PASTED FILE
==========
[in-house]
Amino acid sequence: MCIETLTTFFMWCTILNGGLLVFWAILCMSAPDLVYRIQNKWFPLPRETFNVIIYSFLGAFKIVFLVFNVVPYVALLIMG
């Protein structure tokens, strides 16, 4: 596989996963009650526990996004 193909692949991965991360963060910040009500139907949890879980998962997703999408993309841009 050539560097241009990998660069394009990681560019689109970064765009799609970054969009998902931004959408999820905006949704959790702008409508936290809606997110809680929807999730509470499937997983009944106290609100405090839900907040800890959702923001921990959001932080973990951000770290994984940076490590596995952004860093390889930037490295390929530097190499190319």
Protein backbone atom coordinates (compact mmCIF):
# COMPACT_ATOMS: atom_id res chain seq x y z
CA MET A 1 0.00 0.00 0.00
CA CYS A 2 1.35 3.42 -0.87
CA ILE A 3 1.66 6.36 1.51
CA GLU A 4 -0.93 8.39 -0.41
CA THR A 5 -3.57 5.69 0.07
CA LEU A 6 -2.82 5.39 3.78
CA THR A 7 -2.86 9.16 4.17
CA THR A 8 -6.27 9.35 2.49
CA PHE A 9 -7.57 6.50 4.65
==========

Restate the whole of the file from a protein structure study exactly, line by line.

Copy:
[in-house]
Amino acid sequence: MCIETLTTFFMWCTILNGGLLVFWAILCMSAPDLVYRIQNKWFPLPRETFNVIIYSFLGAFKIVFLVFNVVPYVALLIMG
């Protein structure tokens, strides 16, 4: 596989996963009650526990996004 193909692949991965991360963060910040009500139907949890879980998962997703999408993309841009 050539560097241009990998660069394009990681560019689109970064765009799609970054969009998902931004959408999820905006949704959790702008409508936290809606997110809680929807999730509470499937997983009944106290609100405090839900907040800890959702923001921990959001932080973990951000770290994984940076490590596995952004860093390889930037490295390929530097190499190319």
Protein backbone atom coordinates (compact mmCIF):
# COMPACT_ATOMS: atom_id res chain seq x y z
CA MET A 1 0.00 0.00 0.00
CA CYS A 2 1.35 3.42 -0.87
CA ILE A 3 1.66 6.36 1.51
CA GLU A 4 -0.93 8.39 -0.41
CA THR A 5 -3.57 5.69 0.07
CA LEU A 6 -2.82 5.39 3.78
CA THR A 7 -2.86 9.16 4.17
CA THR A 8 -6.27 9.35 2.49
CA PHE A 9 -7.57 6.50 4.65